Freeform Writing Exercise B1
- Le Passé Composé is used to express an action that happened in the past and has finished in the present. It is used mainly like that (equivalent to the English simple past).
Hier j’ai mangé des légumes = Yesterday I ate vegetables
Ce matin je me suis lavé la figure = This morning I washed my face
- It can also be used to express a fact that has been true in the past and will always be true into the future. In this instance it is the equivalent to the English present perfect.
J’ai toujours voulu apprendre le français = I have always wanted to learn French
Je me suis toujours entouré(e) de gens merveilleux = I have always been surrounded by wonderful people
Je me suis toujours intéressé(e) aux oiseaux = I have always been interested in birds
I hope this is helpful.
Bonne journée !
To give an example:
J'ai toujours voulu apprendre le français. -- I've always wanted to learn French.Je voulais apprendre le français quand j'étais jeun. -- I wanted to learn French when I was young.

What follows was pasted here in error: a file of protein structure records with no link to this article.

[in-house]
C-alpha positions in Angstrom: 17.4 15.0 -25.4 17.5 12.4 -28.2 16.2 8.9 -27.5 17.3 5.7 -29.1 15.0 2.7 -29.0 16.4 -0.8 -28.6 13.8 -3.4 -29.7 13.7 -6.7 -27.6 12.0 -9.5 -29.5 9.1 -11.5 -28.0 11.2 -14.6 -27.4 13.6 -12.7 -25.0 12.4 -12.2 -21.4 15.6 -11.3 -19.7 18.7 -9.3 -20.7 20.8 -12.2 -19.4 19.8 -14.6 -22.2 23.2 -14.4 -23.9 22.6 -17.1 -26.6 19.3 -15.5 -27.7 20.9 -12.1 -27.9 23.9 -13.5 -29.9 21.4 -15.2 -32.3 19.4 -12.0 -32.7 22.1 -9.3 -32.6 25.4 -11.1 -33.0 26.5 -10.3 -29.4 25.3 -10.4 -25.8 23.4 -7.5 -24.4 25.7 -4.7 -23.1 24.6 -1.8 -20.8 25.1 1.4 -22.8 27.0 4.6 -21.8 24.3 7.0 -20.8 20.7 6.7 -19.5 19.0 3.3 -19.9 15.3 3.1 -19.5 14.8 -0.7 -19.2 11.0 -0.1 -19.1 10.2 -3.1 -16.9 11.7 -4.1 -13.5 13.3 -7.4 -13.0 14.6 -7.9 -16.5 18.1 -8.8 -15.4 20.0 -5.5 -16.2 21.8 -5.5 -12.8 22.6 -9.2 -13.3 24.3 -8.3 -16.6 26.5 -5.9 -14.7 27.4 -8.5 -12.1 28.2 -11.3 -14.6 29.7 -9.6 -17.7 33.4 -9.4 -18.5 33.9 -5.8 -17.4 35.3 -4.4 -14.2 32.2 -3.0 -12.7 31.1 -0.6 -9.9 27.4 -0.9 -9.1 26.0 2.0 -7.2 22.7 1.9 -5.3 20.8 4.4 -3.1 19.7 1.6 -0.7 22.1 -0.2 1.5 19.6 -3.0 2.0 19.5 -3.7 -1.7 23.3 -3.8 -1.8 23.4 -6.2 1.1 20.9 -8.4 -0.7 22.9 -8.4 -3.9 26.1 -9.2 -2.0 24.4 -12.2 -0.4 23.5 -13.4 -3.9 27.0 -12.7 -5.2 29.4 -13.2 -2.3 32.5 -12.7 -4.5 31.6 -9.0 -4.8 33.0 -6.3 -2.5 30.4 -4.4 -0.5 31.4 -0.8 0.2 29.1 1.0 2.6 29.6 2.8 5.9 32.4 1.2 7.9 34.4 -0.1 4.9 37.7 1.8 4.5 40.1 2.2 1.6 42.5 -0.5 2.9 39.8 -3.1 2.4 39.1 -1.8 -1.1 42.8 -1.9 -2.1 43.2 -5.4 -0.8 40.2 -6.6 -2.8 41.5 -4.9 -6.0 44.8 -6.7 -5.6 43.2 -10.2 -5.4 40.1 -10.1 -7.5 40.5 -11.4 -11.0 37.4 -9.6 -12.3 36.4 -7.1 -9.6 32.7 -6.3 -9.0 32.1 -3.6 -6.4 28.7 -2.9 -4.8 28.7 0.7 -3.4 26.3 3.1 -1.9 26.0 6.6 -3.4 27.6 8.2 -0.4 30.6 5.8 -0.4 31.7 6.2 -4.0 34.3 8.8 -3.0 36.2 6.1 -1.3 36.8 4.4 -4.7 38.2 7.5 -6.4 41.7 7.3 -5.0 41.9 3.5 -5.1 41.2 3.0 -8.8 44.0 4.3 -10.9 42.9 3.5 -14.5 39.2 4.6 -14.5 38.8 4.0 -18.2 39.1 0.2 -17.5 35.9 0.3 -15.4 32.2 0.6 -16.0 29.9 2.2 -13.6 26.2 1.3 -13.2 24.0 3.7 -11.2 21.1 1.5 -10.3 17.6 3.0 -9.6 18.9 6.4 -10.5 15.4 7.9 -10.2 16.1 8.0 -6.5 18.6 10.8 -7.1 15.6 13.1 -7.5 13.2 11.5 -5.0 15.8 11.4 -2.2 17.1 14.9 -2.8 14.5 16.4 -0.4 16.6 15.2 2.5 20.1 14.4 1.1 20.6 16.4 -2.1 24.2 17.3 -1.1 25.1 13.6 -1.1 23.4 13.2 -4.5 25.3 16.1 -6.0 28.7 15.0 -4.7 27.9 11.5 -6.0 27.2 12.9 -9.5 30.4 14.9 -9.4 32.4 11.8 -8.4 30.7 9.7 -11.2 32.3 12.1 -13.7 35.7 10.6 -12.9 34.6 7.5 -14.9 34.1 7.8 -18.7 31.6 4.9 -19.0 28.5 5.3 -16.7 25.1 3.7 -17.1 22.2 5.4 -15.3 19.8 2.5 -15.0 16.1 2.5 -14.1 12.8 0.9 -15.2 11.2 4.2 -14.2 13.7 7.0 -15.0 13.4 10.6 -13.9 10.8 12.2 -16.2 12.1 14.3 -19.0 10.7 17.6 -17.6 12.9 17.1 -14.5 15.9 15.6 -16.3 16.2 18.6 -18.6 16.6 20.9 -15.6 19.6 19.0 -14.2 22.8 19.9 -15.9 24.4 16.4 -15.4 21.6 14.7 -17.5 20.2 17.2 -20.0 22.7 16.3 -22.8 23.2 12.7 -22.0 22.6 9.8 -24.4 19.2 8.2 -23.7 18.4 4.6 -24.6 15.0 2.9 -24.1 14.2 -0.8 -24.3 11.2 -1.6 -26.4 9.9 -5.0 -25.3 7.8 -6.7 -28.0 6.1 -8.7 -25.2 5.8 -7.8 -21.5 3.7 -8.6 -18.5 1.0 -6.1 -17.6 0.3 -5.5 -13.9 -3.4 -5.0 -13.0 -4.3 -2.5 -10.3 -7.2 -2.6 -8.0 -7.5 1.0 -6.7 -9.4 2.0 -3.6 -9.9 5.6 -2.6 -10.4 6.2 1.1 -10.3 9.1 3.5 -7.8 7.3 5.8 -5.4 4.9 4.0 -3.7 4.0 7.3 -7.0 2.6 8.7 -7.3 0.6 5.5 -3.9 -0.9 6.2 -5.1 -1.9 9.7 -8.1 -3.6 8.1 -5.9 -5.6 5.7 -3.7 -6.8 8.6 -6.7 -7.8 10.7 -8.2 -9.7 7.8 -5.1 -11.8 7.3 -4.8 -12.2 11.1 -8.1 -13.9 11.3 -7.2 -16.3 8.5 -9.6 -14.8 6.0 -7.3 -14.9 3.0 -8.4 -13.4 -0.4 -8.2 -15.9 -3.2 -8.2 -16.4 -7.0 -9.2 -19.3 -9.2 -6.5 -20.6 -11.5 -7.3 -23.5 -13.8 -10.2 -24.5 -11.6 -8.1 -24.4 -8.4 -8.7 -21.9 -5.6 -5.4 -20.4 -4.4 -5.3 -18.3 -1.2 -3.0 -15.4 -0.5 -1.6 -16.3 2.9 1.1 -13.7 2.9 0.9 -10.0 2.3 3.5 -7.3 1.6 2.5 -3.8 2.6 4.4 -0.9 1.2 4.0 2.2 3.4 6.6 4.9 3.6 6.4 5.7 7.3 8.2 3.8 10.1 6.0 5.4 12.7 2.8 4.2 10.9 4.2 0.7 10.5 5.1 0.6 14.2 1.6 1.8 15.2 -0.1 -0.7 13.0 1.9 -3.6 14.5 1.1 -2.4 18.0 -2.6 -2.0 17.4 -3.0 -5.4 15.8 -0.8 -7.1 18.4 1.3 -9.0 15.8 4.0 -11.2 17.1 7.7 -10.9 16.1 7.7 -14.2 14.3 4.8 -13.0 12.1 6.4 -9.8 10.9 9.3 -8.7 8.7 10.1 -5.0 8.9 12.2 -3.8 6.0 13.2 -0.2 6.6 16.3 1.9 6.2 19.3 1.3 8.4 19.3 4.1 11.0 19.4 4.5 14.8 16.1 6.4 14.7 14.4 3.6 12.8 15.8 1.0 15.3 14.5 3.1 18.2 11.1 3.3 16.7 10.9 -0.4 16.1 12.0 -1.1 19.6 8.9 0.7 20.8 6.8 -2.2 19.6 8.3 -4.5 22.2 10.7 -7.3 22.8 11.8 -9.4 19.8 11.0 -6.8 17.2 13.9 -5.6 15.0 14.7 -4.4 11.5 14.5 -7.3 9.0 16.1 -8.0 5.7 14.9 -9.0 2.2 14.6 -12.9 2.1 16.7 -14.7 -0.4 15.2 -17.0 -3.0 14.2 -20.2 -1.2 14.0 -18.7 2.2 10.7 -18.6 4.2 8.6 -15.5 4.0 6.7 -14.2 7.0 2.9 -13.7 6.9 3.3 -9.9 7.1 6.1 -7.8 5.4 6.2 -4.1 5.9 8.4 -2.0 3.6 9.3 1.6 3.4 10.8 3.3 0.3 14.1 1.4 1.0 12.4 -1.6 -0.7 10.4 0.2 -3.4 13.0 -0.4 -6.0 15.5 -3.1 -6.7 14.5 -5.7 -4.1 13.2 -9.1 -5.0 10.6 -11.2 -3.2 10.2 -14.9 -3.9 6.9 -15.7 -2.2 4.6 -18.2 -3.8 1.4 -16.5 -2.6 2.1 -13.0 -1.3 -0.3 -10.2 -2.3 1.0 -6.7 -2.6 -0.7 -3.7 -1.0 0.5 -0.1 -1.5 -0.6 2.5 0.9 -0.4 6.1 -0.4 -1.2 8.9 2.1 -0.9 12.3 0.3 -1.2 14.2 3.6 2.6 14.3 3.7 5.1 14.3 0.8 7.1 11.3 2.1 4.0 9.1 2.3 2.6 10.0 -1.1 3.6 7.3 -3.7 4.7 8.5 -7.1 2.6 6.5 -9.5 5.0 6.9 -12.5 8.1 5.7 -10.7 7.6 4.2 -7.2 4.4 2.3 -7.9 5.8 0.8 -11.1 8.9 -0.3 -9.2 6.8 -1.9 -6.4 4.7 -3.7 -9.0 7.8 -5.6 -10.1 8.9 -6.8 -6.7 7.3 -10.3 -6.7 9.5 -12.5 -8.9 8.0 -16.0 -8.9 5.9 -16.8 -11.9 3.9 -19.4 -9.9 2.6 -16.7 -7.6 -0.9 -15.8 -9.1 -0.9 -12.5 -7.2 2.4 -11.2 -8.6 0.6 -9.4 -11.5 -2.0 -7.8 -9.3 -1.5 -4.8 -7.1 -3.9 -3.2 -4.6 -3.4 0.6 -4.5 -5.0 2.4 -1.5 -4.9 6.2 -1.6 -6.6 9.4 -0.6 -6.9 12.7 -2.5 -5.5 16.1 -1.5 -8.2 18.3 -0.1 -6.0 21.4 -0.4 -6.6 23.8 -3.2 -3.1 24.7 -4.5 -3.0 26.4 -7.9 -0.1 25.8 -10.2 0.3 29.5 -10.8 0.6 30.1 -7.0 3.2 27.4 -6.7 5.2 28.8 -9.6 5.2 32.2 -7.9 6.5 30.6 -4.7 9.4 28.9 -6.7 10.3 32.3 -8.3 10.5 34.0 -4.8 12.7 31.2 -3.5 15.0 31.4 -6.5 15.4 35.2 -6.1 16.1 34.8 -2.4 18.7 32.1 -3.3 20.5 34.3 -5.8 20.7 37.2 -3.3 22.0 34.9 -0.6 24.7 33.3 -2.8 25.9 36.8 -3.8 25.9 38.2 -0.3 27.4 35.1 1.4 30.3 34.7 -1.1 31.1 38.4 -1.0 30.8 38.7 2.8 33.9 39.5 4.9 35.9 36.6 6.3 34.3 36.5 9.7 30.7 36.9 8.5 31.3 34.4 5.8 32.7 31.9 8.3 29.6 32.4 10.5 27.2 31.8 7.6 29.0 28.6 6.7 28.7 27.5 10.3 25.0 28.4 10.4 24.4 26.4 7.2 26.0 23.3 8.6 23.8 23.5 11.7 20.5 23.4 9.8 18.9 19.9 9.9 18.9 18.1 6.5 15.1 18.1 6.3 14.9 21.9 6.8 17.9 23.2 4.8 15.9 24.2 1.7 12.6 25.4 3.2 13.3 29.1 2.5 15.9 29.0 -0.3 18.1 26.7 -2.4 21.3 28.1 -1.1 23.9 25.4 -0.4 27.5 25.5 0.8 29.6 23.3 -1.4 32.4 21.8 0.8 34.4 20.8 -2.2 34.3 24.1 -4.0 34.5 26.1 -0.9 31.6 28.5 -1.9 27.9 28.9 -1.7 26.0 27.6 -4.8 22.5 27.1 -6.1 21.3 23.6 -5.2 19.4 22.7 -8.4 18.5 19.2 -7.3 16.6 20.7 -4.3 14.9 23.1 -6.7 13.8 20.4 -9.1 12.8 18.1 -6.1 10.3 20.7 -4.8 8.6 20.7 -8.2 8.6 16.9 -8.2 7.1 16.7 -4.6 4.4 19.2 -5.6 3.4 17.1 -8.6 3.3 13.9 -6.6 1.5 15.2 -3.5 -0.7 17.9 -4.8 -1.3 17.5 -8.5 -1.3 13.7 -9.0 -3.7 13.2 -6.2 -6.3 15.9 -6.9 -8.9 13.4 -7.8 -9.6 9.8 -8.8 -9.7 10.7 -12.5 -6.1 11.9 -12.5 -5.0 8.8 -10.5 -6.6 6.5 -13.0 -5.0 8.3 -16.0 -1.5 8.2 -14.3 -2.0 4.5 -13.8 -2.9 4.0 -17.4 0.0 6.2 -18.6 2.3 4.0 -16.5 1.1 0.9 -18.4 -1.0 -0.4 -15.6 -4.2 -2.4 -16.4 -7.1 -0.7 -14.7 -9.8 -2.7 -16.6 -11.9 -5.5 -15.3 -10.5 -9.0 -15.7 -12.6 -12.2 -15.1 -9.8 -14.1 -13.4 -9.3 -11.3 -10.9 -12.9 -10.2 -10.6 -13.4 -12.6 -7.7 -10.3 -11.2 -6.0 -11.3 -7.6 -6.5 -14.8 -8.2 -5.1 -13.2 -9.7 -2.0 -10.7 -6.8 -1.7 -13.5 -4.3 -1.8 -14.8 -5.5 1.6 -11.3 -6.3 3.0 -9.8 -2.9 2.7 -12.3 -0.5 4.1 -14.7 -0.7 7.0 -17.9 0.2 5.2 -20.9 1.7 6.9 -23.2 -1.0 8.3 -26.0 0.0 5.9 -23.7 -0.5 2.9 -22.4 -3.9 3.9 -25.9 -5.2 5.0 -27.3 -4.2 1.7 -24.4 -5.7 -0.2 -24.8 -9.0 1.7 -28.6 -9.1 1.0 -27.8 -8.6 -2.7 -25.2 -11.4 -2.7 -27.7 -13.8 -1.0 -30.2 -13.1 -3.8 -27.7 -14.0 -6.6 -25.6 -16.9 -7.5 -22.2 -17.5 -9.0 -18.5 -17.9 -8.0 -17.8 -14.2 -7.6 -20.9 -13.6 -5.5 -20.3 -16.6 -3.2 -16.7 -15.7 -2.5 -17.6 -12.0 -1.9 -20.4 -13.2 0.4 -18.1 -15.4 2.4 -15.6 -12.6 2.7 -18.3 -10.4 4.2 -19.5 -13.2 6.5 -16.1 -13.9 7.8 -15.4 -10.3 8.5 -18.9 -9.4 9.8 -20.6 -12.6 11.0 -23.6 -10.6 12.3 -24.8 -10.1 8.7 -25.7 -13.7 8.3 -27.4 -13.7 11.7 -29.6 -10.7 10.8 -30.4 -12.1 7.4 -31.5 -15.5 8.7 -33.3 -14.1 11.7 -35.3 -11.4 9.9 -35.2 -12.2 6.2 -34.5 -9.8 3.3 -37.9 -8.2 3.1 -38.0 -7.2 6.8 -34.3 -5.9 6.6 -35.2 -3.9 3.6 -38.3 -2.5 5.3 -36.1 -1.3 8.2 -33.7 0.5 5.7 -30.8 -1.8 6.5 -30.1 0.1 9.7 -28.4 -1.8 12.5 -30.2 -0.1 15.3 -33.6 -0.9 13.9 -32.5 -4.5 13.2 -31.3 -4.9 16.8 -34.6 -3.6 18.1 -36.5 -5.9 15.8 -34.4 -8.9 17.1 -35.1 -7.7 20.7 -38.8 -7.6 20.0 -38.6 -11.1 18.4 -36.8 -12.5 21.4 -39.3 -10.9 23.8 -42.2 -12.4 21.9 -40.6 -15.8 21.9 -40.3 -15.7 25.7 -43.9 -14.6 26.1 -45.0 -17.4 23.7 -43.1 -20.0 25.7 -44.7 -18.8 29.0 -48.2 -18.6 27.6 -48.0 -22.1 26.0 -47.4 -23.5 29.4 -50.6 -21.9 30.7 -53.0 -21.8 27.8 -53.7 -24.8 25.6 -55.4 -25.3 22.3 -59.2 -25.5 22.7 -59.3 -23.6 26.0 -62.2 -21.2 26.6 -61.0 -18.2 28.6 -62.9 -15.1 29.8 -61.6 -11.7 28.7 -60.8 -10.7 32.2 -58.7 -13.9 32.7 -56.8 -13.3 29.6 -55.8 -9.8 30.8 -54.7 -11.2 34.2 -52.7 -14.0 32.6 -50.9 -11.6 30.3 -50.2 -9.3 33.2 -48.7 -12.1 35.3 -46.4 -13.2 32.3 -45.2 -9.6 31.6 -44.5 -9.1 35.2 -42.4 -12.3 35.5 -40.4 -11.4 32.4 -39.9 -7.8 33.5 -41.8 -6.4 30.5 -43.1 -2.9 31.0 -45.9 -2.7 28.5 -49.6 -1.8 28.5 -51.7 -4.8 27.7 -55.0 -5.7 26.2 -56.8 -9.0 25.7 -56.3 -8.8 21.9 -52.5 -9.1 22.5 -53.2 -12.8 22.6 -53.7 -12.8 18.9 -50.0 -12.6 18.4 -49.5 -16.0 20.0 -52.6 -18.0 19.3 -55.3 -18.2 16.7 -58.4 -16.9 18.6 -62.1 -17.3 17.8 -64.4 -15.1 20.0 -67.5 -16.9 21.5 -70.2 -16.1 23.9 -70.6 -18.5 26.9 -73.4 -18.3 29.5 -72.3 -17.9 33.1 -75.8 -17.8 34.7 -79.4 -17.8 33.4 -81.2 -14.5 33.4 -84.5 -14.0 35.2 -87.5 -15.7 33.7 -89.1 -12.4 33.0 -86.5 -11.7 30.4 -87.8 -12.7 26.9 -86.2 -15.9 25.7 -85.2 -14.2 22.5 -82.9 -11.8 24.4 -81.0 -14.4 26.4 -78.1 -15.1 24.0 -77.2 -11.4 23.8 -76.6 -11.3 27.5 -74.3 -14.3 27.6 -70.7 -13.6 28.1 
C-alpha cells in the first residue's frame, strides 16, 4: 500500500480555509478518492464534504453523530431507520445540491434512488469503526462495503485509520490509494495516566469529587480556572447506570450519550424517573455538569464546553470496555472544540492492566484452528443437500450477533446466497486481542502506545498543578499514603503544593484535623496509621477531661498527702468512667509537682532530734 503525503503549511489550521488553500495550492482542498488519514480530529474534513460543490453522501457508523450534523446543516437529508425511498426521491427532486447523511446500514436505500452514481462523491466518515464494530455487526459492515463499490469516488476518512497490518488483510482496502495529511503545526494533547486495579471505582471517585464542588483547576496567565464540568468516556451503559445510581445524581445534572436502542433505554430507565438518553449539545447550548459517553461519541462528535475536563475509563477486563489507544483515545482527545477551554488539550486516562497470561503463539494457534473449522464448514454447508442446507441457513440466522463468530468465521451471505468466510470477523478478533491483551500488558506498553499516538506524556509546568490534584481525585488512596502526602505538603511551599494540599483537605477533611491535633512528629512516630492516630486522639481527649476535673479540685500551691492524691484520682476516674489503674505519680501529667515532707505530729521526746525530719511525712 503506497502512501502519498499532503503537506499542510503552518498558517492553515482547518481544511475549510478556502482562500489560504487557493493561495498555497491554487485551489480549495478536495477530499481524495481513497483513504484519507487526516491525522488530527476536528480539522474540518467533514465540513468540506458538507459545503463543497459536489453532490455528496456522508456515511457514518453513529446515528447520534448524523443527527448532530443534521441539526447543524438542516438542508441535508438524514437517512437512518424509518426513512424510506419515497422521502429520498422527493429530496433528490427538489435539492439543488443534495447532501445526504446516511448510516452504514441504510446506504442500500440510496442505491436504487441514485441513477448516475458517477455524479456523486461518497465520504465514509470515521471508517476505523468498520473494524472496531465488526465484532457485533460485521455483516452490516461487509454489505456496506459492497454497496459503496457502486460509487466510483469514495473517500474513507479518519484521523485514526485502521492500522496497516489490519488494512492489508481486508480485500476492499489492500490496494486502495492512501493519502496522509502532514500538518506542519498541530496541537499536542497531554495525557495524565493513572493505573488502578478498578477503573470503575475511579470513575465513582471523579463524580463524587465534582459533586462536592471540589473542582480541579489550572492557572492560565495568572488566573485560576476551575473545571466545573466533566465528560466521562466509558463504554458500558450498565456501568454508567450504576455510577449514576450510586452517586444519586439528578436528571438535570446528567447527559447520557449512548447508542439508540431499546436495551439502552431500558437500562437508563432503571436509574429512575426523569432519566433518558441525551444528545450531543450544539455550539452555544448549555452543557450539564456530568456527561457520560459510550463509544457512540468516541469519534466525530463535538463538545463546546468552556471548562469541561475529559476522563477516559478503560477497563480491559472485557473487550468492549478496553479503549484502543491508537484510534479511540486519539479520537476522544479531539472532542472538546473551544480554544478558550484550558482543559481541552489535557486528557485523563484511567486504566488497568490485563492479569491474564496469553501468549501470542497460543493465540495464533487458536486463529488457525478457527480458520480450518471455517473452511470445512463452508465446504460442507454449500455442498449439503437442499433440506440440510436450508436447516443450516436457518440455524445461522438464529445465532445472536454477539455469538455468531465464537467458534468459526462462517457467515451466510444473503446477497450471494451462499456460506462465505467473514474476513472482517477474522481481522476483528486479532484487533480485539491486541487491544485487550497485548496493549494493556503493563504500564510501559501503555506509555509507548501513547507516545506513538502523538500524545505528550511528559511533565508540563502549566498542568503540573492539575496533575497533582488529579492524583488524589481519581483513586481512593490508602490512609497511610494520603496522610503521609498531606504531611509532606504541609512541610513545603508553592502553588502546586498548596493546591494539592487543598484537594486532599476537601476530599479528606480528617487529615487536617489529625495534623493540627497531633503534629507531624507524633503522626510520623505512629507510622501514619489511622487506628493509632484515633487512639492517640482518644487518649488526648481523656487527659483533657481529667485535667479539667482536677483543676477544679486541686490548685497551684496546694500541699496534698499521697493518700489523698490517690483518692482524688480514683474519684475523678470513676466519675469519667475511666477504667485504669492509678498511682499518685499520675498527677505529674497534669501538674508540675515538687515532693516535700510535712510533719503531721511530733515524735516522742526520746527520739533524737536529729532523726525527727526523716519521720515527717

The first sentence talks about something that started in the past and is still true in the present. The second one talks about a state (not a single event) that is over in the past and doesn't extend to the present.
This common and correct usage of passé composé is hard to glean from virtually all the articles I have read on French past tense. Even in the linked article, it is not really clearly explained, other than by looking closely at the list of words mostly triggering imparfait or passé composé : you will see < toujours > sits in both groups, with the distinction of either being completed ( imparfait ), or still true at present ( passé composé ).
And yes, at first, I thought this was contrary to everything else I understood about the 2 tenses ! However, sometimes (often) grammar is not to be understood, just known.
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